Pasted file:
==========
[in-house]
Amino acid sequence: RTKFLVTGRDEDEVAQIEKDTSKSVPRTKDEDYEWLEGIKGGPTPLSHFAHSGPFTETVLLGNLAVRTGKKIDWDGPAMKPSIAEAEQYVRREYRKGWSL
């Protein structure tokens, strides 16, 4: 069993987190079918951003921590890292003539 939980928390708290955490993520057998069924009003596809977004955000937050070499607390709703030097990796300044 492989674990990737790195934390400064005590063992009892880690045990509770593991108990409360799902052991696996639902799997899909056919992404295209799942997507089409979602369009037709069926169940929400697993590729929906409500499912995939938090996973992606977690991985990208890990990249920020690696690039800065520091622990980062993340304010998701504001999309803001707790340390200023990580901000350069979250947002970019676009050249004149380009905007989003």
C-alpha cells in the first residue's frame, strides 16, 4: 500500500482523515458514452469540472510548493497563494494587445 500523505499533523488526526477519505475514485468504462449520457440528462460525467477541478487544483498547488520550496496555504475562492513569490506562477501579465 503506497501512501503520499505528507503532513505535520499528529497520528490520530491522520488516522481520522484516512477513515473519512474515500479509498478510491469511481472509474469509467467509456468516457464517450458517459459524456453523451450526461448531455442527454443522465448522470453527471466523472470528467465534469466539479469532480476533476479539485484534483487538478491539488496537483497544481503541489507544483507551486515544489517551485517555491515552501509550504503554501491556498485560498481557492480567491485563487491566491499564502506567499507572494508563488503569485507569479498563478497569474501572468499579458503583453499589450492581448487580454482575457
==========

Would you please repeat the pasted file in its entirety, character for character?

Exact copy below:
[in-house]
Amino acid sequence: RTKFLVTGRDEDEVAQIEKDTSKSVPRTKDEDYEWLEGIKGGPTPLSHFAHSGPFTETVLLGNLAVRTGKKIDWDGPAMKPSIAEAEQYVRREYRKGWSL
């Protein structure tokens, strides 16, 4: 069993987190079918951003921590890292003539 939980928390708290955490993520057998069924009003596809977004955000937050070499607390709703030097990796300044 492989674990990737790195934390400064005590063992009892880690045990509770593991108990409360799902052991696996639902799997899909056919992404295209799942997507089409979602369009037709069926169940929400697993590729929906409500499912995939938090996973992606977690991985990208890990990249920020690696690039800065520091622990980062993340304010998701504001999309803001707790340390200023990580901000350069979250947002970019676009050249004149380009905007989003």
C-alpha cells in the first residue's frame, strides 16, 4: 500500500482523515458514452469540472510548493497563494494587445 500523505499533523488526526477519505475514485468504462449520457440528462460525467477541478487544483498547488520550496496555504475562492513569490506562477501579465 503506497501512501503520499505528507503532513505535520499528529497520528490520530491522520488516522481520522484516512477513515473519512474515500479509498478510491469511481472509474469509467467509456468516457464517450458517459459524456453523451450526461448531455442527454443522465448522470453527471466523472470528467465534469466539479469532480476533476479539485484534483487538478491539488496537483497544481503541489507544483507551486515544489517551485517555491515552501509550504503554501491556498485560498481557492480567491485563487491566491499564502506567499507572494508563488503569485507569479498563478497569474501572468499579458503583453499589450492581448487580454482575457